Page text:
The Bhagavad Gita is a 700-verse Hindu scripture part of the ancient Sanskrit epic Mahabharata. The Gita is set in a narrative framework of a dialogue between Pandava prince Arjuna and his guide and charioteer Krishna. At the start of the Dharma Yudhha (“righteous war”) between Pandavas and Kauravas, Arjuna is filled with moral dilemma and despair about the violence and death the war will cause. Krishna convinces Arjuna that he is a divinely incarnate being and that he must fight.
Krishna is often referred to as Svayam Bhagavan in the Gita, which means “the Supreme Lord Himself.” In the Yoga tradition, this is interpreted to mean that Krishna is the absolute reality and that all other beings are just his manifestations. This is the basis for the practice of karma yoga, or selfless service to others, which is central to Gita’s teaching.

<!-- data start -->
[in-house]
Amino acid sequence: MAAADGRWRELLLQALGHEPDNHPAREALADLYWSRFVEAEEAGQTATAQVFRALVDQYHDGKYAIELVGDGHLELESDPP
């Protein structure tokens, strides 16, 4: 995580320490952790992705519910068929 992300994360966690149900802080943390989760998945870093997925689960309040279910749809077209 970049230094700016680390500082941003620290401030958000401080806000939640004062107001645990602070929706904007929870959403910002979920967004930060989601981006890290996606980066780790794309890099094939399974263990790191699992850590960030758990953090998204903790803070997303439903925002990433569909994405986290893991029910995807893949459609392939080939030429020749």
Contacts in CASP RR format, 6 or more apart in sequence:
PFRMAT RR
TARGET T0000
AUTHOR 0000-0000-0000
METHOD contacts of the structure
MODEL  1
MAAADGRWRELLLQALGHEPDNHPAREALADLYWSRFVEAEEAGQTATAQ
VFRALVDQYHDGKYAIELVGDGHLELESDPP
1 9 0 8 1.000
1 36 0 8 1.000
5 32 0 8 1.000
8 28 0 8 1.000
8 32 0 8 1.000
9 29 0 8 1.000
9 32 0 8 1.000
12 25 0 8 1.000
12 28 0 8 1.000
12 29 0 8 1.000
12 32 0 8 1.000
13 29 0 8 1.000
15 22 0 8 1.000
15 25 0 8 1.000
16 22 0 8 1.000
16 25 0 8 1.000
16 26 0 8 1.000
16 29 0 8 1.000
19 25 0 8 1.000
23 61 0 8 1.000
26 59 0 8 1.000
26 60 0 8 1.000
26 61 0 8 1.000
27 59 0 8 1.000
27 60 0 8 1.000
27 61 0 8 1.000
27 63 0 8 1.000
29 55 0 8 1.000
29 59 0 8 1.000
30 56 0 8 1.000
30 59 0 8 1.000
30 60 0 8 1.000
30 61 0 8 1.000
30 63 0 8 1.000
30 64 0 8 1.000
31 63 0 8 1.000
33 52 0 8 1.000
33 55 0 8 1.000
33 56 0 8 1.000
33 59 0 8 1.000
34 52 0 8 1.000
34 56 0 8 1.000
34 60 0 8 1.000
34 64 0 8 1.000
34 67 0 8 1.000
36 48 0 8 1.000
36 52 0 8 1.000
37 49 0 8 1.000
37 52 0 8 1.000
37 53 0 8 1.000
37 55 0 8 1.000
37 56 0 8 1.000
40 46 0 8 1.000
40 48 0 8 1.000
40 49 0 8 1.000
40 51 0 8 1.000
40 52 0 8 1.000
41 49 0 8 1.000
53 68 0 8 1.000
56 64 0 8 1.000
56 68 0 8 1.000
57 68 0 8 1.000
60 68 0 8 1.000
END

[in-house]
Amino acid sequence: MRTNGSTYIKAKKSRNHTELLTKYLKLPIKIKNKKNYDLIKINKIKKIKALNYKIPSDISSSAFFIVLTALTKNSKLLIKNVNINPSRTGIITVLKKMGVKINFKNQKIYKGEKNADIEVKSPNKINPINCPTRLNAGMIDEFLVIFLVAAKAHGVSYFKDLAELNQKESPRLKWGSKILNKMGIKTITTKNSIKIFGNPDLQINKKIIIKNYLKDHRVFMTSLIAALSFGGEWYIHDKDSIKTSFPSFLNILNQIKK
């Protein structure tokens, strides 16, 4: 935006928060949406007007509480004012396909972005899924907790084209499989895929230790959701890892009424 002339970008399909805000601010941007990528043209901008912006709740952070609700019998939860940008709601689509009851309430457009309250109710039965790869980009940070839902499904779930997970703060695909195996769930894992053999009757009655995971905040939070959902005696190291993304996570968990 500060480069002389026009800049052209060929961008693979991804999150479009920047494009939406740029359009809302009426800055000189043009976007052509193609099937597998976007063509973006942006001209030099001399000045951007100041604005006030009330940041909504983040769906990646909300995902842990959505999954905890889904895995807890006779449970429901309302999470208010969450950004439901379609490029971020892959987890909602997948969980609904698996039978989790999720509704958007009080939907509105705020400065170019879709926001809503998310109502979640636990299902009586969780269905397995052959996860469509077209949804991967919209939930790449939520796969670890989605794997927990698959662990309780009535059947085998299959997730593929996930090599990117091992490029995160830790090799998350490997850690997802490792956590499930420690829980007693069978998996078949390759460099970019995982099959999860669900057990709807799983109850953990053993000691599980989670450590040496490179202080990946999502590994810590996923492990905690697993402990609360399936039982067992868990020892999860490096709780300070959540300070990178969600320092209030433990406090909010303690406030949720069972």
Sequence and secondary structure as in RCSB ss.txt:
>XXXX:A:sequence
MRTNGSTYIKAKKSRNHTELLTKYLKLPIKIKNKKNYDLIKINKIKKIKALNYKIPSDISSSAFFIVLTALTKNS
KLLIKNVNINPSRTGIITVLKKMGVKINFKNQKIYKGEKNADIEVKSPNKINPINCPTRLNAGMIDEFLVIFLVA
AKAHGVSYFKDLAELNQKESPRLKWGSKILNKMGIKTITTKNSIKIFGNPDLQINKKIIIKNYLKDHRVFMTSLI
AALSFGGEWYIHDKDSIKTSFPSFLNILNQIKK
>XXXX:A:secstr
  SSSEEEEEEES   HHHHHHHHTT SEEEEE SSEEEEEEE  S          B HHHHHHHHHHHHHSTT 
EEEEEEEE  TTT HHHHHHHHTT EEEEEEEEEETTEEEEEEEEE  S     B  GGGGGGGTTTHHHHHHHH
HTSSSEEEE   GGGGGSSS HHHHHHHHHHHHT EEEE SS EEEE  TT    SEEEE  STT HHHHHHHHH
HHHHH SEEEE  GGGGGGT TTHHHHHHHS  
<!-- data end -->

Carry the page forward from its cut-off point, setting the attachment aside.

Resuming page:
Karma yoga is the path of selfless action. It is the practice of acting without expecting anything in return. When we work selflessly, we let go of our ego-driven desires and attachments. We act in service to others, not for our gain.
Karma yoga is a powerful tool for spiritual growth. It helps us to develop humility, compassion, and a sense of detachment from the results of our actions. It also teaches us to see all beings as equal, regardless of their social status or personal qualities.
The practice of karma yoga can be applied to any area of life. It is not limited to specific actions or tasks. We can practice karma yoga in our relationships, work, and daily activities.
When we live in the spirit of karma yoga, we become more aware of the interconnectedness of all beings. We realize that our actions have an impact on others, and we take responsibility for our choices. We become more conscious and deliberate in our actions, and we act with compassion and wisdom.